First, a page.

But (And) with the voice of thanksgiving will I (would I fain) sacrifice unto Thee; what I have vowed, I would pay - He does not say, I will, for it did not depend upon him. Without a further miracle of God, he could do nothing. But he says, that he would nevermore forsake God. The law appointed sacrifices of thanksgiving; Leviticus 7:12-15. these he would offer, not in act only, but with words of praise. He would "pay what he had vowed," and chiefly himself, his life which God had given back to him, the obedience of his remaining life, in all things. For (Ecclesiasticus 35:1) "he that keepeth the law bringeth offerings enough; he that taketh heed to the commandments offereth a peace-offering." Jonah neglects neither the outward nor the inward part, neither the body nor the soul of the commandment.
Salvation is of (literally to) the Lord - It is wholly His; all belongs to Him, so that none can share in bestowing it; none can have any hope, save from Him. He uses an intensive form, as though he would say, strong "mighty salvation" . God seems often to wait for the full resignation of the soul, all its powers and will to Him. Then He can show mercy healthfully, when the soul is wholly surrendered to Him. So, on this full confession, Jonah is restored, The prophet' s prayer ends almost in promising the same as the mariners. They "made vows;" Jonah says, "I will pay that I have vowed." Devoted service in the creature is one and the same, although diverse in degree; and so, that Israel might not despise the pagan, he tacitly likens the act of the new pagan converts and that of the prophet.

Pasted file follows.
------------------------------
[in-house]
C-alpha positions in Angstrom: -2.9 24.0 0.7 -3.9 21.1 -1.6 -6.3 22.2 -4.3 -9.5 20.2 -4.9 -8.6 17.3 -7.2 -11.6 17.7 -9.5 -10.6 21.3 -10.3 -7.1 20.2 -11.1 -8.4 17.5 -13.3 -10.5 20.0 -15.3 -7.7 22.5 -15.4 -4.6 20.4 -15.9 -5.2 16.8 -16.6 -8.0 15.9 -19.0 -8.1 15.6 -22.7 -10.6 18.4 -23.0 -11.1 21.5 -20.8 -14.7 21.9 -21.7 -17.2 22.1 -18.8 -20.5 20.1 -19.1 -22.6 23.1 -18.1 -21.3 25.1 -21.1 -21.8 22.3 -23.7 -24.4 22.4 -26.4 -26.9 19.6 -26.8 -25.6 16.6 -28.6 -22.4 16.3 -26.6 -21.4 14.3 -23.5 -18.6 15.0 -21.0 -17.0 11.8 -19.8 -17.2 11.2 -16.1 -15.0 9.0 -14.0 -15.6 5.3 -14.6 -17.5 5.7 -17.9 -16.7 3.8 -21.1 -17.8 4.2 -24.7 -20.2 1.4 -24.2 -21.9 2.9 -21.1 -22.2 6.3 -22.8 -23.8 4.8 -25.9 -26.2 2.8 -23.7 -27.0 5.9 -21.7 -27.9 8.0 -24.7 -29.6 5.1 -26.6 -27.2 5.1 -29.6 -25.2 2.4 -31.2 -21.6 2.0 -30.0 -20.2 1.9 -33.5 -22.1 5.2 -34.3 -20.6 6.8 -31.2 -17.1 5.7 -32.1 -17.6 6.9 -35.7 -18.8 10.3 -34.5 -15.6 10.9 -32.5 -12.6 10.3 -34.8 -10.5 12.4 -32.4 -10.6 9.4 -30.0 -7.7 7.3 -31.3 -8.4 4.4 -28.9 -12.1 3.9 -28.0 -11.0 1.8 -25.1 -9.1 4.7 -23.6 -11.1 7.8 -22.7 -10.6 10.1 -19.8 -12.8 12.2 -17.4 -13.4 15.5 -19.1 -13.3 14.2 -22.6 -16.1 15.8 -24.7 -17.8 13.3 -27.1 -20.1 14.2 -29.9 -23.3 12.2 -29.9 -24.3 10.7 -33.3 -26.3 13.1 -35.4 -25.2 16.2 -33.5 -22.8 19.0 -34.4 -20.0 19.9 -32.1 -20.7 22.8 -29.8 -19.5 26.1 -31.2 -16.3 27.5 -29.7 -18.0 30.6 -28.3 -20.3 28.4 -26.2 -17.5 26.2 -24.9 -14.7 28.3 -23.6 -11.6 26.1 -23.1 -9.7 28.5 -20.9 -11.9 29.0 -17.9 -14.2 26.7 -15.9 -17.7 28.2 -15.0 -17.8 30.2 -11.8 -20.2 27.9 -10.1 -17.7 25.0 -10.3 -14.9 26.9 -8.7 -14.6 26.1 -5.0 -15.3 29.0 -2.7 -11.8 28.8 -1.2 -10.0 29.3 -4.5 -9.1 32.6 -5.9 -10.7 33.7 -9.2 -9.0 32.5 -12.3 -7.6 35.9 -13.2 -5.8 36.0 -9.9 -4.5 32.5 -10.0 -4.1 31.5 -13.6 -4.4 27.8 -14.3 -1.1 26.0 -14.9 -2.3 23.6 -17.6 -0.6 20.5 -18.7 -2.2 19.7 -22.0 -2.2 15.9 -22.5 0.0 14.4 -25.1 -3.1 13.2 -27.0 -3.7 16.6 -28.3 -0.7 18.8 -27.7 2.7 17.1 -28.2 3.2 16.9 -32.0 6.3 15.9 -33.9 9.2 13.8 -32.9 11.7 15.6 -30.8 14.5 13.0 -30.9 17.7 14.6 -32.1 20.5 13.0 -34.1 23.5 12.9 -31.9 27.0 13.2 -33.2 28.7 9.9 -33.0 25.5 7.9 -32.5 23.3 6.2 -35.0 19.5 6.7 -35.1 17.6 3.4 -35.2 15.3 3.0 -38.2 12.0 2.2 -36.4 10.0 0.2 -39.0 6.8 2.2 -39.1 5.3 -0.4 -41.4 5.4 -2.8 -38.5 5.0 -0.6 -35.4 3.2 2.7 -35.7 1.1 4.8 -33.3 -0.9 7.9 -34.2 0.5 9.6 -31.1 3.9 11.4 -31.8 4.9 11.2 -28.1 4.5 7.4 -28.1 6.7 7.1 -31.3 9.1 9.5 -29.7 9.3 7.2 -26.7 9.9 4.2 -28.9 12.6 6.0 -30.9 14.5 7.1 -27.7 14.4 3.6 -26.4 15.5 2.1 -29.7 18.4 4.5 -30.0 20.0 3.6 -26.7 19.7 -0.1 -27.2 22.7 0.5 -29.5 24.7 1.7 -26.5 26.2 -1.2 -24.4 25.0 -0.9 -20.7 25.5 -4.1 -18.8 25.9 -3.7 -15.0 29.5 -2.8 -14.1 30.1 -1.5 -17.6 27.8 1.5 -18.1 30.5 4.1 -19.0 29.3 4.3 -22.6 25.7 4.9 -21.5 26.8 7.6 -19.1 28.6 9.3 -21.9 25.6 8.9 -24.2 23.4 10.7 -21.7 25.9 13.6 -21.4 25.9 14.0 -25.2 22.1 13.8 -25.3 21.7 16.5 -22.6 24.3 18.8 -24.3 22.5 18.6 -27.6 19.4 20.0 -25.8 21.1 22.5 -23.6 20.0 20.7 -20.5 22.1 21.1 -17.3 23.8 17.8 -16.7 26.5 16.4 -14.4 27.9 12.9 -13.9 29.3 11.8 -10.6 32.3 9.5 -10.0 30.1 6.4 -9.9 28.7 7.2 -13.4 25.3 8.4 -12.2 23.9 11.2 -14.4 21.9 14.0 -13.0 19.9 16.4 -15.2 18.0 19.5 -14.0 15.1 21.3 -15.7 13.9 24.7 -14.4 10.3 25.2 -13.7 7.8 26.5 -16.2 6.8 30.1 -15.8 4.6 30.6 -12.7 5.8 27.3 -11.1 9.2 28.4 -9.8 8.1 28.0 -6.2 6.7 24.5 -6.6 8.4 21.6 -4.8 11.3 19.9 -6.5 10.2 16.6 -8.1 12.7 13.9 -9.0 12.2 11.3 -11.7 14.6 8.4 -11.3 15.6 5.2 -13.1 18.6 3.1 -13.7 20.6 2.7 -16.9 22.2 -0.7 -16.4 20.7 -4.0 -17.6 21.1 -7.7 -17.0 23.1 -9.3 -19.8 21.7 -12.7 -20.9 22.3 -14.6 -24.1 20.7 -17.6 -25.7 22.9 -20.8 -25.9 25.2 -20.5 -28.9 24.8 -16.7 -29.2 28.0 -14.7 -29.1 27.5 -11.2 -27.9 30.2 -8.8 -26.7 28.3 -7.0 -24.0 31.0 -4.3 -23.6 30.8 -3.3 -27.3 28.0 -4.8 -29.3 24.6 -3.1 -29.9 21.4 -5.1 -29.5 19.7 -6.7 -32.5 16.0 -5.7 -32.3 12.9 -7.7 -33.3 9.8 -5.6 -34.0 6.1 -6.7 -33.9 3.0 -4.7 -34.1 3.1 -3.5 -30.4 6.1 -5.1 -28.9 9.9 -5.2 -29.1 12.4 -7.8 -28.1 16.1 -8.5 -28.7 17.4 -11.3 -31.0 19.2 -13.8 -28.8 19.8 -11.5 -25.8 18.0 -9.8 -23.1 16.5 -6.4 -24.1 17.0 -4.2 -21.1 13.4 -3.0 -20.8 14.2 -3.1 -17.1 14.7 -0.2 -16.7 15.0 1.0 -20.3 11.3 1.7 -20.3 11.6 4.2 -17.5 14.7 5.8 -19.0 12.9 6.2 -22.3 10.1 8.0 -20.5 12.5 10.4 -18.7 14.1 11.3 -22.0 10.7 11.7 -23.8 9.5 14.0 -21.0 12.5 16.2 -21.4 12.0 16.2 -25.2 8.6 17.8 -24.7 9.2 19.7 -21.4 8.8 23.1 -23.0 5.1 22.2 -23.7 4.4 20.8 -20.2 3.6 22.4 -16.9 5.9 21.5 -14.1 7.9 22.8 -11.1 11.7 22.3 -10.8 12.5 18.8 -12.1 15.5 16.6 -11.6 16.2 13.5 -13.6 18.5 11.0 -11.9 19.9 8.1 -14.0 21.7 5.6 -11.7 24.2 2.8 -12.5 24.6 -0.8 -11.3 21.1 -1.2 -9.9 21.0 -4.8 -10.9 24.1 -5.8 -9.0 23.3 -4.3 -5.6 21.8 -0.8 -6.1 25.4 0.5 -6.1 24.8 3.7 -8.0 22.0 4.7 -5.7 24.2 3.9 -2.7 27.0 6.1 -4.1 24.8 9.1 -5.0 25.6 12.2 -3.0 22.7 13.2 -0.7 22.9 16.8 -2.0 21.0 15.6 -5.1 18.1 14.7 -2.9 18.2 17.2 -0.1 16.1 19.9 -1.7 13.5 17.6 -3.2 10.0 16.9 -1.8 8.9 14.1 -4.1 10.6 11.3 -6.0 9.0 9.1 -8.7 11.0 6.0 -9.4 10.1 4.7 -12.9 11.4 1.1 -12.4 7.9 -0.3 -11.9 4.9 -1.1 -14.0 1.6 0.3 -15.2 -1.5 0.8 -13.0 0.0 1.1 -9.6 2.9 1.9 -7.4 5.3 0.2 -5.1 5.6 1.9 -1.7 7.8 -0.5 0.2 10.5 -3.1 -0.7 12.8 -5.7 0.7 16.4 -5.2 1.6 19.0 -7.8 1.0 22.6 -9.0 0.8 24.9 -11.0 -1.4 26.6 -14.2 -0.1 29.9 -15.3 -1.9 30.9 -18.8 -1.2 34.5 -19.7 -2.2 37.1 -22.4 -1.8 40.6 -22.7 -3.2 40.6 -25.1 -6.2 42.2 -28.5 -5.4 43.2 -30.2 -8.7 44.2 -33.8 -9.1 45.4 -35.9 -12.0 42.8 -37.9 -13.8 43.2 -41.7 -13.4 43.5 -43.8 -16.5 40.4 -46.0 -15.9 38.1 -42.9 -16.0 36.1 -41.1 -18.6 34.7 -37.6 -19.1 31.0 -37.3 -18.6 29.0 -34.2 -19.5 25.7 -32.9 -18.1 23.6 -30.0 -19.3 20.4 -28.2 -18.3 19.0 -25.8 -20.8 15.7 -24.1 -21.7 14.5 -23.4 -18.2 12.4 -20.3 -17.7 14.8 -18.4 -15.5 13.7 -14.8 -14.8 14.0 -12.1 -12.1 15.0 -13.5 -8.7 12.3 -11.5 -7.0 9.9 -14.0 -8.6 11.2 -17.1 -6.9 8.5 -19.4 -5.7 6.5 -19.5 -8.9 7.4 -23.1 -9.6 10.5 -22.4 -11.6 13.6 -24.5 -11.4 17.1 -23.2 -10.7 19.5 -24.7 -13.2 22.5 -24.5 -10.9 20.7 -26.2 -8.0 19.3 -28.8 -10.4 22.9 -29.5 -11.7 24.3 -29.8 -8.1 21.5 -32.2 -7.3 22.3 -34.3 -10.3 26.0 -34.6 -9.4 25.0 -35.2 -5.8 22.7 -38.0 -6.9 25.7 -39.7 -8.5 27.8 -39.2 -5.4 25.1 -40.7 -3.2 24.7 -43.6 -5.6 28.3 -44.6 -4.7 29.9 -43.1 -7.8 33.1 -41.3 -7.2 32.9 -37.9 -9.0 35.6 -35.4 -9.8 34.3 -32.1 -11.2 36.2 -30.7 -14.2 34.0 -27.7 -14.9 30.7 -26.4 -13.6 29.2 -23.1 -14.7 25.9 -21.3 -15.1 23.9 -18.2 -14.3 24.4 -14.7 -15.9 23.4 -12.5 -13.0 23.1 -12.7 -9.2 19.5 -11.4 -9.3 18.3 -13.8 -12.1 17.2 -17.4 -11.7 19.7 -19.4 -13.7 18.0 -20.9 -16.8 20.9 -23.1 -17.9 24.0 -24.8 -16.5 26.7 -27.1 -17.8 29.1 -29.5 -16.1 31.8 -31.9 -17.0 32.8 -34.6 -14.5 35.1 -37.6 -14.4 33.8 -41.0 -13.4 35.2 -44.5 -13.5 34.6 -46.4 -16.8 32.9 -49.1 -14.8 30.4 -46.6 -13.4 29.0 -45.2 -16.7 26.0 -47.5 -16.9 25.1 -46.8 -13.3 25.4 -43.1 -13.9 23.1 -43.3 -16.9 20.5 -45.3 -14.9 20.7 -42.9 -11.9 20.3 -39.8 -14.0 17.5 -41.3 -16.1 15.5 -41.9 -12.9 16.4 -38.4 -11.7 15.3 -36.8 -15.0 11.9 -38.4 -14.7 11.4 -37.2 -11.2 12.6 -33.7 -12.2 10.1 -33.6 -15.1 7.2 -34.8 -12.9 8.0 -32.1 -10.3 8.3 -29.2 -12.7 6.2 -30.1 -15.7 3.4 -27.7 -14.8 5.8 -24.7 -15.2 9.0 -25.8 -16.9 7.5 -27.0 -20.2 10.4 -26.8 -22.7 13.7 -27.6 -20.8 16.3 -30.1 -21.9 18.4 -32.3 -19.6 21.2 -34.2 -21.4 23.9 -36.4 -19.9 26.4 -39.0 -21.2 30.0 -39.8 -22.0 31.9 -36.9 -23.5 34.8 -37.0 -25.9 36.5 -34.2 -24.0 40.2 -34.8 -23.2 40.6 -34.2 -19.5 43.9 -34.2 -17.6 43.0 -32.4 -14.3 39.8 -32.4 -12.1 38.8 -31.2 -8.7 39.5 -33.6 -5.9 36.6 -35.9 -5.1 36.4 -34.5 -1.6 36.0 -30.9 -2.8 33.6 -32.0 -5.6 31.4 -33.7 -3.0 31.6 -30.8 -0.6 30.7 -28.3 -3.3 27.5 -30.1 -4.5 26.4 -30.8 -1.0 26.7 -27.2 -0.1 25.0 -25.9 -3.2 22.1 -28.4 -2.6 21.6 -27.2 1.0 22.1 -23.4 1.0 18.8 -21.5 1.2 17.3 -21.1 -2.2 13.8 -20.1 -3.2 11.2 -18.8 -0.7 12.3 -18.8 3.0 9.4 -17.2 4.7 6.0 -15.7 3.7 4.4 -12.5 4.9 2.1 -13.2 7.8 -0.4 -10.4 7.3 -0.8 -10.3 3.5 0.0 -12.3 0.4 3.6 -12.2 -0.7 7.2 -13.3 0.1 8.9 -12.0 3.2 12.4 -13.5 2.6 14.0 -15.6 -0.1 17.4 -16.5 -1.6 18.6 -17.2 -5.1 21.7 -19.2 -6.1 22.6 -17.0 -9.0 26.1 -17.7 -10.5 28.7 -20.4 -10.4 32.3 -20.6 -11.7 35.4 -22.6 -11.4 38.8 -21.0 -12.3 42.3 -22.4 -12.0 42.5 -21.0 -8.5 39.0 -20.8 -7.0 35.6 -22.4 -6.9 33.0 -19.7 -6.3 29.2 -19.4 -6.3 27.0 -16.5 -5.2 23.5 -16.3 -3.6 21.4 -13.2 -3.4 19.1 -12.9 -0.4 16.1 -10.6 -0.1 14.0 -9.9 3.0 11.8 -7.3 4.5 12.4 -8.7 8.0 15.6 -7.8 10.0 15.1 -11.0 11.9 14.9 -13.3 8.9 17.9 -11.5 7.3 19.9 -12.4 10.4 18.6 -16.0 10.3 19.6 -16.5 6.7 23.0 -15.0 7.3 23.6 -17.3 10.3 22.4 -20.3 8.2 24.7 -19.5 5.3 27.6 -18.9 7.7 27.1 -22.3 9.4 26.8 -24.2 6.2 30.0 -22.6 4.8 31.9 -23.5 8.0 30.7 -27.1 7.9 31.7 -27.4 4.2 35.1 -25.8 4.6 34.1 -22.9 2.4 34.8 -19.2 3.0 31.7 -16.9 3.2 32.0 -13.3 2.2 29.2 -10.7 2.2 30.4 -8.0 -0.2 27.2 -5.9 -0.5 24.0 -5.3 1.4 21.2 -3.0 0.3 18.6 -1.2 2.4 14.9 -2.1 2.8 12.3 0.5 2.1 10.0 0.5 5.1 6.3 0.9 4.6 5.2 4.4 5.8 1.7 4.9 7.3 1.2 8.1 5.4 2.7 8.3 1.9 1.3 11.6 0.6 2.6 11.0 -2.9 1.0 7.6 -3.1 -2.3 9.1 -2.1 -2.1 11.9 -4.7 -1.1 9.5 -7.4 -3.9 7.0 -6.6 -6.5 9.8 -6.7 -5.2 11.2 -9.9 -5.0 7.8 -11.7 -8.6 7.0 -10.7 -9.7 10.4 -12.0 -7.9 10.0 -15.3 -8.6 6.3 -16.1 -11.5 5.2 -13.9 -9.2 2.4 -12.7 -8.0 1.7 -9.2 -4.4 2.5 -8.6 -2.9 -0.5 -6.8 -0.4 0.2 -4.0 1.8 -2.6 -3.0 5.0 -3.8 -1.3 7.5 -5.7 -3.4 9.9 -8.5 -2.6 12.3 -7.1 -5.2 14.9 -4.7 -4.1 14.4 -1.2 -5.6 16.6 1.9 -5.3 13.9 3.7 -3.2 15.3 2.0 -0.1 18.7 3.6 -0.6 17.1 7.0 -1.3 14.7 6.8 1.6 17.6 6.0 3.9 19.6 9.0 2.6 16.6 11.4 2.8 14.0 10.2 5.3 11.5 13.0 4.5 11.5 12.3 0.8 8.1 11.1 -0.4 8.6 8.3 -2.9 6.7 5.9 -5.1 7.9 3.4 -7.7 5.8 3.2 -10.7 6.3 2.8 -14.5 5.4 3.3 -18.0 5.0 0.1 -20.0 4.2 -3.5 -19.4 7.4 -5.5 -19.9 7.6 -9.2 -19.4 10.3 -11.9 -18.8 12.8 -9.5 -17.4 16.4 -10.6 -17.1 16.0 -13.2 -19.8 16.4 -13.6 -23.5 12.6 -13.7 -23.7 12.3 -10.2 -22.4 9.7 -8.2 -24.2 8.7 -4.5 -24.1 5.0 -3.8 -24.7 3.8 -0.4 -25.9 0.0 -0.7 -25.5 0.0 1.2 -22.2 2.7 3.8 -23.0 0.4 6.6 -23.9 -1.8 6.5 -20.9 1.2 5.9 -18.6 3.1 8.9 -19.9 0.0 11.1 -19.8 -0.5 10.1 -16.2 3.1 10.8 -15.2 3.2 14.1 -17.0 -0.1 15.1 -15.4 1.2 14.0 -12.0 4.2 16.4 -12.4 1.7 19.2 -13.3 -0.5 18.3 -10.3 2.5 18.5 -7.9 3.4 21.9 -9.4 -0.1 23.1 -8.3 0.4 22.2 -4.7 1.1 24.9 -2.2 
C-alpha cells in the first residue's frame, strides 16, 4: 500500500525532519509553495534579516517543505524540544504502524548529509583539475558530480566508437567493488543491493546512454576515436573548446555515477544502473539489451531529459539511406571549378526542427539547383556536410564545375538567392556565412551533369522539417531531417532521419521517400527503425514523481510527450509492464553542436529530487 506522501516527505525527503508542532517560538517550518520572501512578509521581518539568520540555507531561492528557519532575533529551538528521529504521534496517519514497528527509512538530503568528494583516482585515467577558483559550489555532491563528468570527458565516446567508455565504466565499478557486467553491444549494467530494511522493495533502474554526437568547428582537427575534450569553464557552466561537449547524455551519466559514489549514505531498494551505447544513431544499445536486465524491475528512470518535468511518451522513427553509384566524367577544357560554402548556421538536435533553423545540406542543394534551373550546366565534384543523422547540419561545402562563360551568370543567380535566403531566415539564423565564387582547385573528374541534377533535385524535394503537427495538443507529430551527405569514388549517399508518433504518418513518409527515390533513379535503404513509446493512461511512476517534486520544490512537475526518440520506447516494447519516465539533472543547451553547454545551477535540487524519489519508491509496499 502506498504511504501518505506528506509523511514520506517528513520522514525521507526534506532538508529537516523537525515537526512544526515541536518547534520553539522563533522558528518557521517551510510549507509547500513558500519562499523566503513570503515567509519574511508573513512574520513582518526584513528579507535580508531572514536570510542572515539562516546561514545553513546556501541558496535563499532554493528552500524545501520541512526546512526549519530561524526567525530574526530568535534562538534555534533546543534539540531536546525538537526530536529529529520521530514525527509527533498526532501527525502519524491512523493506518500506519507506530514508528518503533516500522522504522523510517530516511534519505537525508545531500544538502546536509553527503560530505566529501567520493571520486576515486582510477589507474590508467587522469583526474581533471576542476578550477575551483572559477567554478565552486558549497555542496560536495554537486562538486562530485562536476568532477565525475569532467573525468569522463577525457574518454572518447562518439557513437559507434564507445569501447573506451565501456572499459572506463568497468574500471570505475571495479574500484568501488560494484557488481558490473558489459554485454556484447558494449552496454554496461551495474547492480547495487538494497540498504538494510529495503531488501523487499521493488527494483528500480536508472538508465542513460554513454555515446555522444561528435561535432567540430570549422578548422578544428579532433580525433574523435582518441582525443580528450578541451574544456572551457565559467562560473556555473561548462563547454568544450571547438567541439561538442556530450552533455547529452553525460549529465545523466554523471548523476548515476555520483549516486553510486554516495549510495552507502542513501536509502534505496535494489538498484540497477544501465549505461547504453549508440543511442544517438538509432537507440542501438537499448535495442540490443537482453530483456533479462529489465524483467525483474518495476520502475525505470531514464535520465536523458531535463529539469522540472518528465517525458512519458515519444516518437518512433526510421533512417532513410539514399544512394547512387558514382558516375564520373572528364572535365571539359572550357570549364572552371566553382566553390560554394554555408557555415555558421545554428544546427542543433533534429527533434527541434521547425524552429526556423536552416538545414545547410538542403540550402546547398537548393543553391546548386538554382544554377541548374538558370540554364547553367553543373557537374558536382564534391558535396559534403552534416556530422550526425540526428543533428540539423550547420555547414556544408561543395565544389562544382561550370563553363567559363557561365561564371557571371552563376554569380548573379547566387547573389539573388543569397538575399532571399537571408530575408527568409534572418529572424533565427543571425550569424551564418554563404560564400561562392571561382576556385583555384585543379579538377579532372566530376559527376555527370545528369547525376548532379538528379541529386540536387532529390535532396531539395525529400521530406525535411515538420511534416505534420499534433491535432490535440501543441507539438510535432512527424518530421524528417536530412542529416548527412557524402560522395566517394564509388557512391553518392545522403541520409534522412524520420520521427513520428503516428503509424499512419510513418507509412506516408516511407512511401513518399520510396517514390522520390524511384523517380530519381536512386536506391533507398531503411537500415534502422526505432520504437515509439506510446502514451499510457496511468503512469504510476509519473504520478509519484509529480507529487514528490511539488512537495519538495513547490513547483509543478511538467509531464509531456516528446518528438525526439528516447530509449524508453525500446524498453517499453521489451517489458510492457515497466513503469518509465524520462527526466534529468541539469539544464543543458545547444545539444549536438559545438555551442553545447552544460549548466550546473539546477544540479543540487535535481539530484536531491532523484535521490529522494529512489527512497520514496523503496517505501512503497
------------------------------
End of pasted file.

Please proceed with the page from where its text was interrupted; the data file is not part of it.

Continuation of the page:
DISCLAIMER: Church of the Great God (CGG) provides these resources to aid the individual in studying the Bible. However, it is up to the individual to "prove all things, and hold fast to that which is good" (I Thessalonians 5:21). The content of these resources does not necessarily reflect the views of CGG. They are provided for information purposes only.